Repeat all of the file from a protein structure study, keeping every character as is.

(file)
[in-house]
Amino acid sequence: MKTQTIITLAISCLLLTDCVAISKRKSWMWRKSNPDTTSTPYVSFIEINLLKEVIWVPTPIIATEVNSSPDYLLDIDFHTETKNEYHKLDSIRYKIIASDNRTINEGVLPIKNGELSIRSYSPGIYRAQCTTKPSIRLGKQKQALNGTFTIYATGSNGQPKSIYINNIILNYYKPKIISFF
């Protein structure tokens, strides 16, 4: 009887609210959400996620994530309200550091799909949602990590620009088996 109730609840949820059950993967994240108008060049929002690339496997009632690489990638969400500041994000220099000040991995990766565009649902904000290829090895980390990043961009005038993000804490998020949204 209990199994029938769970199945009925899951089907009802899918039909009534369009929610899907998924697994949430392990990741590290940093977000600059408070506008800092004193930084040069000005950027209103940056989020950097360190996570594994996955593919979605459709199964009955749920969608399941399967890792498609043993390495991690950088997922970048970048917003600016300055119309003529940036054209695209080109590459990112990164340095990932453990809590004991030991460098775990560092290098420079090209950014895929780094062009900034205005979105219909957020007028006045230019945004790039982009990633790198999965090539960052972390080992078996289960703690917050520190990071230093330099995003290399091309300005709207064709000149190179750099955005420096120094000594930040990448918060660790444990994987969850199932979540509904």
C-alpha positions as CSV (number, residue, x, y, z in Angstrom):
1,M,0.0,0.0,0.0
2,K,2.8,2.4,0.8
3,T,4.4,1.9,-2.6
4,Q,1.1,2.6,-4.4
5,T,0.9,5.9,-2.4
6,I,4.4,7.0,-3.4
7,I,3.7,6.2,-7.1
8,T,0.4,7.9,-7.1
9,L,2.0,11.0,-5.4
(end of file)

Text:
[in-house]
Amino acid sequence: MKTQTIITLAISCLLLTDCVAISKRKSWMWRKSNPDTTSTPYVSFIEINLLKEVIWVPTPIIATEVNSSPDYLLDIDFHTETKNEYHKLDSIRYKIIASDNRTINEGVLPIKNGELSIRSYSPGIYRAQCTTKPSIRLGKQKQALNGTFTIYATGSNGQPKSIYINNIILNYYKPKIISFF
């Protein structure tokens, strides 16, 4: 009887609210959400996620994530309200550091799909949602990590620009088996 109730609840949820059950993967994240108008060049929002690339496997009632690489990638969400500041994000220099000040991995990766565009649902904000290829090895980390990043961009005038993000804490998020949204 209990199994029938769970199945009925899951089907009802899918039909009534369009929610899907998924697994949430392990990741590290940093977000600059408070506008800092004193930084040069000005950027209103940056989020950097360190996570594994996955593919979605459709199964009955749920969608399941399967890792498609043993390495991690950088997922970048970048917003600016300055119309003529940036054209695209080109590459990112990164340095990932453990809590004991030991460098775990560092290098420079090209950014895929780094062009900034205005979105219909957020007028006045230019945004790039982009990633790198999965090539960052972390080992078996289960703690917050520190990071230093330099995003290399091309300005709207064709000149190179750099955005420096120094000594930040990448918060660790444990994987969850199932979540509904």
C-alpha positions as CSV (number, residue, x, y, z in Angstrom):
1,M,0.0,0.0,0.0
2,K,2.8,2.4,0.8
3,T,4.4,1.9,-2.6
4,Q,1.1,2.6,-4.4
5,T,0.9,5.9,-2.4
6,I,4.4,7.0,-3.4
7,I,3.7,6.2,-7.1
8,T,0.4,7.9,-7.1
9,L,2.0,11.0,-5.4